The plaintiff claims he was assaulted during a massage session at a private residence in Malibu in 2016. He maintains Spacey grabbed his hand and forced him to fondle the star’s genitals and made an offer for oral sex.
Meanwhile, last month, The Usual Suspects star appeared in court to face another accuser’s groping allegations after the judge overseeing that case threw out the star’s request to sit out the arraignment hearing.
The actor is charged with inappropriate behaviour with a then-18 year old in July, 2016.
His lawyer issued a not guilty plea, prompting Nantucket District Court Judge Thomas Barrett to schedule a pre-trial hearing for March 4, assuring the movie star he didn’t need to show up in person.
Spacey agreed not to have any contact with the alleged victim.
The actor has been accused of sexual misconduct by a number of people following claims made by actor Anthony Rapp in 2017, accusing Spacey of assaulting him when Rapp was 14 years old.
The allegations cost Spacey his job on Netflix drama House of Cards and he was edited out of director Ridley Scott’s family kidnapping film All the Money in the World – and replaced by Christopher Plummer.
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Fans of beloved TV series The Wonder Years were given a treat on Wednesday as Danica McKellar shared a photo of a cast reunion.
The actress, who played Winnie Harlow on the show, Josh Saviano, and Fred Savage met up for lunch earlier this week, and McKellar took a selfie to mark the occasion and posted it on Instagram.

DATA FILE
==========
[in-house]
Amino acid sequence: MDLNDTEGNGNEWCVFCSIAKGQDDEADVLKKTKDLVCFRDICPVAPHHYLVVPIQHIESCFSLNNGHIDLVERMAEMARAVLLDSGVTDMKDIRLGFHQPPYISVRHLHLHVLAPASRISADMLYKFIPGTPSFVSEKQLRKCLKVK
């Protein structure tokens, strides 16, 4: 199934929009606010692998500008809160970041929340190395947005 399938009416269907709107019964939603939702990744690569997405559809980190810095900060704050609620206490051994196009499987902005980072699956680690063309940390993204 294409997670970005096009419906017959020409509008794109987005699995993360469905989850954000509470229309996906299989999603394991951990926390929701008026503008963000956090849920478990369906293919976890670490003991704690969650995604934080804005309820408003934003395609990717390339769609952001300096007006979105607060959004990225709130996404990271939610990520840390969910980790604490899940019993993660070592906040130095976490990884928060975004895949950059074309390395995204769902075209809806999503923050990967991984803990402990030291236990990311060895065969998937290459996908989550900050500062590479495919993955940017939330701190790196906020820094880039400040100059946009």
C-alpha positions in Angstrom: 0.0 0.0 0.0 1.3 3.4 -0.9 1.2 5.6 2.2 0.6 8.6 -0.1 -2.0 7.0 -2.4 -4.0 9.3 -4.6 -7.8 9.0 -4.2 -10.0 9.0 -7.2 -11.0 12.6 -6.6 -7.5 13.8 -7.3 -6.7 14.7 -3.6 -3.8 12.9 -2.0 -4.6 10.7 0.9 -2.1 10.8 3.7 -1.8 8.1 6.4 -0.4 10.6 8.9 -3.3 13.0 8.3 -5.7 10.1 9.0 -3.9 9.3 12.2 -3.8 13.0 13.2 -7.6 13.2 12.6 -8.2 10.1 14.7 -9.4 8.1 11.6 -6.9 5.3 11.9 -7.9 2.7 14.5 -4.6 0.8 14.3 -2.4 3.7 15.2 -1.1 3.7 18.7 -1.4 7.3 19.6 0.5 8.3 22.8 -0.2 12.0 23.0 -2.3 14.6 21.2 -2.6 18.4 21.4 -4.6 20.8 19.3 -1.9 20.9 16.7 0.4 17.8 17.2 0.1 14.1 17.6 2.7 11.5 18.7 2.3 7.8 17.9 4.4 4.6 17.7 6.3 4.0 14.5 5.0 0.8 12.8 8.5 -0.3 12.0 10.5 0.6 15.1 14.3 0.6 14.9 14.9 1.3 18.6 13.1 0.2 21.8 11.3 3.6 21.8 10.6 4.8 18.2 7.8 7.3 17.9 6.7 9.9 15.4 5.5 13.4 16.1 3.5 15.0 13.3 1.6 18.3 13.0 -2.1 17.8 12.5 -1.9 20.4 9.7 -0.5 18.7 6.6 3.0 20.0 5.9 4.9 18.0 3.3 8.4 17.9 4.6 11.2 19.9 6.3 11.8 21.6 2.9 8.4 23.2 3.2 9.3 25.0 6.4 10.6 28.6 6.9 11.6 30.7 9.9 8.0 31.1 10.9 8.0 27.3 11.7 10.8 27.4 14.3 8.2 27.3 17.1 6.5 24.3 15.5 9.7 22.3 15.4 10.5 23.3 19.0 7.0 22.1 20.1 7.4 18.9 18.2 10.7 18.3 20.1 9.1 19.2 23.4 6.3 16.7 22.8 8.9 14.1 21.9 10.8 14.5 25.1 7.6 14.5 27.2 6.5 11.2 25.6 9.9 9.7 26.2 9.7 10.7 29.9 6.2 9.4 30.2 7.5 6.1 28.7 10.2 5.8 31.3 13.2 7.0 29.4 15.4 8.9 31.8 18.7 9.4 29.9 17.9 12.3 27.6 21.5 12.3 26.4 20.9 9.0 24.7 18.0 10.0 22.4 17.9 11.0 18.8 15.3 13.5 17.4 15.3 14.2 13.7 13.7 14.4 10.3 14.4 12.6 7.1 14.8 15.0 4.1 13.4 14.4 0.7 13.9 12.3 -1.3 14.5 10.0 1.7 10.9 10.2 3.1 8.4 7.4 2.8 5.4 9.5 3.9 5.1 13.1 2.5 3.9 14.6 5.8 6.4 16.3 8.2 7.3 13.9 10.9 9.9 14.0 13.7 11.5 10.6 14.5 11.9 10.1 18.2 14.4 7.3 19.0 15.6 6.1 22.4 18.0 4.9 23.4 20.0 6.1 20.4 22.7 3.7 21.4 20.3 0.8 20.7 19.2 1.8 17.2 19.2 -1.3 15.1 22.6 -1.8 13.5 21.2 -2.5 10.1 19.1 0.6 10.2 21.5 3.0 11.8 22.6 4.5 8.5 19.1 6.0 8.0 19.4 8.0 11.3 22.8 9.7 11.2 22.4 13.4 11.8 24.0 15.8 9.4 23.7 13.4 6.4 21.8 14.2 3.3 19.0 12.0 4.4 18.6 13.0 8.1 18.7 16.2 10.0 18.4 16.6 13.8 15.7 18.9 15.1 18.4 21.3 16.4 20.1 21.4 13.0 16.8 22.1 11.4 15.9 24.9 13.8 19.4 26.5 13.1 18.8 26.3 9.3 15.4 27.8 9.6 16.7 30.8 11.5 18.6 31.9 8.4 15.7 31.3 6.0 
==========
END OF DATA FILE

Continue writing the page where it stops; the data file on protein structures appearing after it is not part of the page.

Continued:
“I got to see these guys for lunch yesterday – it was so much fun to catch up and hear how their beautiful families are doing!” she captioned the snap. “And yes, Josh Saviano, I totally agree – *you guys* are like family… I mean, we DID grow up together, after all.”
Savage is still acting and is now an in-demand director, while McKellar has become a best-selling mathematics writer and education advocate and Saviano works as a lawyer.
He followed up McKellar’s post by tweeting: “The more things change, the more things stay the same, and the more I enjoy hanging out with these 2 #fredsavage and @danicamckellar you guys are like family to me. Love ya!”
The Wonder Years ran from 1988 to 1993.
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Ahmed Hussen Dished ‘A Lot Of Baloney’ With Claim About Liberals Reuniting ‘More Families’ Than Tories
OTTAWA — “Mr. Speaker, the facts speak for themselves. This is the Conservative position on parents and grandparents. The Conservatives described parents and grandparents as a “burden” on the federal government in terms of financial support. They have described parents and grandparents as a drain on the provinces. That is their position. They can run, but they cannot hide from that position. We are responsible for quadrupling the number of spaces that parents and grandparents have to come to Canada. We will continue to reunite more families. I am amused by the Conservatives’ new-found passion for reuniting families. However, when they had the chance they failed.” — Immigration Minister Ahmed Hussen during question period last week in the House of Commons.
The Liberal government was forced to fend off criticism last week over its new first-come-first-served online application for immigrants hoping to sponsor their parents and grandparents for permanent residency in Canada.